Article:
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Parental Controls

As the internet is a sort of unlimited library containing all information to be accessed by everyone — in contrast to the previous century’s paradigm of information being difficult to locate — it follows that everything can be found if you search for it. That includes less savoury information such as pornography and other material unsuitable for children (and adults!).

Apple recognise this and have built in a feature to control the information available to your kids called Parental Controls.

Although this is simple to switch-on and configure a couple of things need to be made clear. It relies on the fact that the child has a separate account on the computer which needs to be a Standard account not an Administrator account and that the password for your Administrator account is kept from the child.

For information on how to set up accounts see Adding and Deleting User Accounts. Anyway, its a good idea to have seperate accounts for each user of the computer. While logged into your usual account after setting up the child’s account go to System Preferences/Accounts and click the Open Parental Controls button.

This is the start of the many options available for controlling your kid’s computer access.

The first page lets you control what applications they can use and other simple choices. Then click the next tab called Content:


This is the most contentious area because you are trying to limit or control the internet which is really difficult as the Chinese and Iraqi governments have found!

If you click the box Try to limit access to adult websites automatically you have a further Customise option which lets you literally add and delete what websites they can visit. In practise this is very difficult if not impossible to achieve.

Its a matter of trying your settings and then checking back regularly to see if it’s working along with monitoring their responses to what you have done. Each kid is different and many will be wailing about not being able to go to certain sites they could visit previously!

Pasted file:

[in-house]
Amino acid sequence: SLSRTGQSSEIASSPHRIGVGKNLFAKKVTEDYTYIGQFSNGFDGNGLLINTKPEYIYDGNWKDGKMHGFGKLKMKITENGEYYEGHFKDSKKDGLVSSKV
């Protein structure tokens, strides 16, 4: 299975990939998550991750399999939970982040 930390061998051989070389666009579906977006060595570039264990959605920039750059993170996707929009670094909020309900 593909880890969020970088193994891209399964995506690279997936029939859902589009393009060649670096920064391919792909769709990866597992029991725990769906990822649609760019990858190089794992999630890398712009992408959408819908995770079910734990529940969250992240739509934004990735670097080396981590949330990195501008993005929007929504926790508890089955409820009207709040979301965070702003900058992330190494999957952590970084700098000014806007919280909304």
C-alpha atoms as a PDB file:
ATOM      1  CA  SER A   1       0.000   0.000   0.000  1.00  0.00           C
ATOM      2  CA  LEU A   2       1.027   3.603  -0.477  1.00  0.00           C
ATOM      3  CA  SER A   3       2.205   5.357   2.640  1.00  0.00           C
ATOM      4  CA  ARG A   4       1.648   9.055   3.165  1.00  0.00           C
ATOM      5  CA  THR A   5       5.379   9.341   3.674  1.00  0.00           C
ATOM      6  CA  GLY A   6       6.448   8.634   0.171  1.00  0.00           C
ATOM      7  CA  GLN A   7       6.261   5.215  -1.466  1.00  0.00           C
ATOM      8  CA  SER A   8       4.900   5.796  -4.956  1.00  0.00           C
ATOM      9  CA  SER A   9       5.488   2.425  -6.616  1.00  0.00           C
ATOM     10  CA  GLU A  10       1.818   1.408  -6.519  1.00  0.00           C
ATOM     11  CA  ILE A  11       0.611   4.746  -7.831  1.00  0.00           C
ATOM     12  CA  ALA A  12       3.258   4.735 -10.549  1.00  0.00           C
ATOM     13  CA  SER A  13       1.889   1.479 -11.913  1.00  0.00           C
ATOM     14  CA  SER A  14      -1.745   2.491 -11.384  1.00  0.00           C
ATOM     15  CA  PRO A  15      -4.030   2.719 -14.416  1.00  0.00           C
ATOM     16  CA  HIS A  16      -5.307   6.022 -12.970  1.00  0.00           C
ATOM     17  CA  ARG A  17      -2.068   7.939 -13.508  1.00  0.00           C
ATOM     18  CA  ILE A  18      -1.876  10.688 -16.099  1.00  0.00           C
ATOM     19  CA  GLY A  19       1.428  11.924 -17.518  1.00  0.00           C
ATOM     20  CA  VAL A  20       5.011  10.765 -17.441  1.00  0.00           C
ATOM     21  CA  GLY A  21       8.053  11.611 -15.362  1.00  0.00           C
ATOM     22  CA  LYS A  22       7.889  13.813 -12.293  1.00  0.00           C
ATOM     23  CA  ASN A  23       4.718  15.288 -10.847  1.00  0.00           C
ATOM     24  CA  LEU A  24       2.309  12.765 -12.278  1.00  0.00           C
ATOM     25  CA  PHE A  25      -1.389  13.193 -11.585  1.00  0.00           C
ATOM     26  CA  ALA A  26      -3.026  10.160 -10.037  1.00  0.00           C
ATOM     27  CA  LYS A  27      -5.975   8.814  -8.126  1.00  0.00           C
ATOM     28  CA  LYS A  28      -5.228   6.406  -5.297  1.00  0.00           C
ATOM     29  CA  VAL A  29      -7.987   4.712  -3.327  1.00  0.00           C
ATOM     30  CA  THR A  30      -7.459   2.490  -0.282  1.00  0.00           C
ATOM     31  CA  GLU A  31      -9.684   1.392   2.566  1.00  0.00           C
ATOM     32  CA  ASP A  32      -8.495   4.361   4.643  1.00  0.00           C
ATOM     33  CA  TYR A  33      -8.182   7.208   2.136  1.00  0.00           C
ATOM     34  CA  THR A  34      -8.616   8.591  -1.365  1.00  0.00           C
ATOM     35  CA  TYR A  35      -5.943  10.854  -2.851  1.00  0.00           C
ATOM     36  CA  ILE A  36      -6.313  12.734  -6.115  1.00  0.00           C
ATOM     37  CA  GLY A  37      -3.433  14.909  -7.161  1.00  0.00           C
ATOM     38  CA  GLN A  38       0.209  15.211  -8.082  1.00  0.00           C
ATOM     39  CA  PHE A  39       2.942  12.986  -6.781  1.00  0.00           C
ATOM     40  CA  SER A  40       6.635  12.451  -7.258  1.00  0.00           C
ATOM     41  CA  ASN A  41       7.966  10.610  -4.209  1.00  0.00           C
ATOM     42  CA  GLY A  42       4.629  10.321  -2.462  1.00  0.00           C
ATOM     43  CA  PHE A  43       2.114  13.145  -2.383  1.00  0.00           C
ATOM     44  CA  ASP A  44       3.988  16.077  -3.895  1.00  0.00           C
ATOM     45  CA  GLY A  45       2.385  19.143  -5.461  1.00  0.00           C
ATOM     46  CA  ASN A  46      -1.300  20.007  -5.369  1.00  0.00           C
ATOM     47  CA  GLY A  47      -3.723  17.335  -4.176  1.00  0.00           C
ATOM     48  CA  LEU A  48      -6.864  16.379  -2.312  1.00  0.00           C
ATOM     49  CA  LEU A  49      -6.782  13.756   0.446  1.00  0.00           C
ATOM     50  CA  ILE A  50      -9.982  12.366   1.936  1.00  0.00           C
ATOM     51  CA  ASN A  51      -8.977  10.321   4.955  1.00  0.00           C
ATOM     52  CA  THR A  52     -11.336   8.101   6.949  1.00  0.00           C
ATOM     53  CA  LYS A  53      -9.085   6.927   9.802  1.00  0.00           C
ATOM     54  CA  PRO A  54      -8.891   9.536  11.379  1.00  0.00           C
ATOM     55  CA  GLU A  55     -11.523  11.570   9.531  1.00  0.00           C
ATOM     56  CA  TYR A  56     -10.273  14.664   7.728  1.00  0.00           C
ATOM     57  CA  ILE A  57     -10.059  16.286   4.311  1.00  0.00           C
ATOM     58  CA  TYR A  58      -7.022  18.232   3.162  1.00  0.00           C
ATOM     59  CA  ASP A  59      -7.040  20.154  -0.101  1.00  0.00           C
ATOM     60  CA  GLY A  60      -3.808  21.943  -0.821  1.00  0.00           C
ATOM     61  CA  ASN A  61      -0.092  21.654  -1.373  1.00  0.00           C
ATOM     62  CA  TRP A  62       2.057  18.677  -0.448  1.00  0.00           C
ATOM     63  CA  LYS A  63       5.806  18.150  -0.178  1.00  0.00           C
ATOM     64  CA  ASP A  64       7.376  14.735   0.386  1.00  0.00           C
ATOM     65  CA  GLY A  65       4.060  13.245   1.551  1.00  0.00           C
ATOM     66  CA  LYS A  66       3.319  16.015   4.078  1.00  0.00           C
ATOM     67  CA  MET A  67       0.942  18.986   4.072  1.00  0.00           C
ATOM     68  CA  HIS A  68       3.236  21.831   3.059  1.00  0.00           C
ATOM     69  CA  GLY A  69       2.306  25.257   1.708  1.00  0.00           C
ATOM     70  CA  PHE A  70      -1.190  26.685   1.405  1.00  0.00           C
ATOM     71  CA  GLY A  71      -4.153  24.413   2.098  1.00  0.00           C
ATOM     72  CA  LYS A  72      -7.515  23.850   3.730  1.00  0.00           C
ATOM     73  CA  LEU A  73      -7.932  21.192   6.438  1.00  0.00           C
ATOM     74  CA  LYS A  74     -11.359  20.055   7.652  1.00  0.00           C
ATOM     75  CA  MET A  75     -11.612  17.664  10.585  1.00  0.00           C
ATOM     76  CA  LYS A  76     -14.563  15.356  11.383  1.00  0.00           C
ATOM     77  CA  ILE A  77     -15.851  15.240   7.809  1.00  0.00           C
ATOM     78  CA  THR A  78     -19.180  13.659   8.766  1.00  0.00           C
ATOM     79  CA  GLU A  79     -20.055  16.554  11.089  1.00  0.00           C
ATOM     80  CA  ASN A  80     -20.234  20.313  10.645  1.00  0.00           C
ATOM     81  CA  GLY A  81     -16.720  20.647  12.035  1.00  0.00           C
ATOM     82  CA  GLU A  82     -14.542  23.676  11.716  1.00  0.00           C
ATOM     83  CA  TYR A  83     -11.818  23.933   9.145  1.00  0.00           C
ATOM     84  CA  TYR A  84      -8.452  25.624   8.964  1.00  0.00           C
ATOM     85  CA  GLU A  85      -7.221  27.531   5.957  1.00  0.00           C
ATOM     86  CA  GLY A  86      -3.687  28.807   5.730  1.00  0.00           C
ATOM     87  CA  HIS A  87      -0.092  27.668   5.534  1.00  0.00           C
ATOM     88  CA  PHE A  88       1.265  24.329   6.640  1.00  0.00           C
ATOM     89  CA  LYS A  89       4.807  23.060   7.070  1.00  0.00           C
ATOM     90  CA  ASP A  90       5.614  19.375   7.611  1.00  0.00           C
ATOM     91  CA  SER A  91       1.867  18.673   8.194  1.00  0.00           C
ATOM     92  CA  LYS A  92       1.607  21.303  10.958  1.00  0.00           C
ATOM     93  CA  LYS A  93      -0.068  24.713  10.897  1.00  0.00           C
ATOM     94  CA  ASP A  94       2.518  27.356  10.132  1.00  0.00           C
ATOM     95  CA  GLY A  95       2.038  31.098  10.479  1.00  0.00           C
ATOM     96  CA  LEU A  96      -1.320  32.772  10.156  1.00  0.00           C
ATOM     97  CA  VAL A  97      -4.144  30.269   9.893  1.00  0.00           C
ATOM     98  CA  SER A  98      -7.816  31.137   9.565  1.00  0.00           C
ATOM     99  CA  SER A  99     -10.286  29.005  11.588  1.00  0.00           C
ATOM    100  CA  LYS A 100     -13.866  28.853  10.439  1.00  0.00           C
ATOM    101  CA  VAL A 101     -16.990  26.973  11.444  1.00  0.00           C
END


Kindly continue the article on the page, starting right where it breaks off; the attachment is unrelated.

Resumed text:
Next is the Mail & iChat tab which really is just for email via the Mail application if you wish to limit who they can send and receive email from. I find in practise that this area is usually ignored by most people:

OK next we’re on to Time Limits which can be a very useful carrot in getting the little blighters to do their chores and such like. You can agree an amount of time that the user can have per day and as it gets near to the end an alert will warn them that the account is about to be switched of. Cue screams of frustration…

Pretty straightforward to configure, just click the boxes and adjust the times as required. Then a last tab which again not many people bother with which is a log of all the places the user has visited online.


This area collects a log of all activity if Parental Controls are activated so if you haven’t limited their access to the internet you can go and see where they have been!

I have to say at this point that trust and communication are the best ways of regulating computer and internet access but of course they don’t always work. If you feel a need to use Parental Controls bear in mind that our kids are experimenting and looking around usually with good intentions. Talking to them about the internet and building a feeling of trust in their decision making can work wonders, but of course this is really only viable in older kids.

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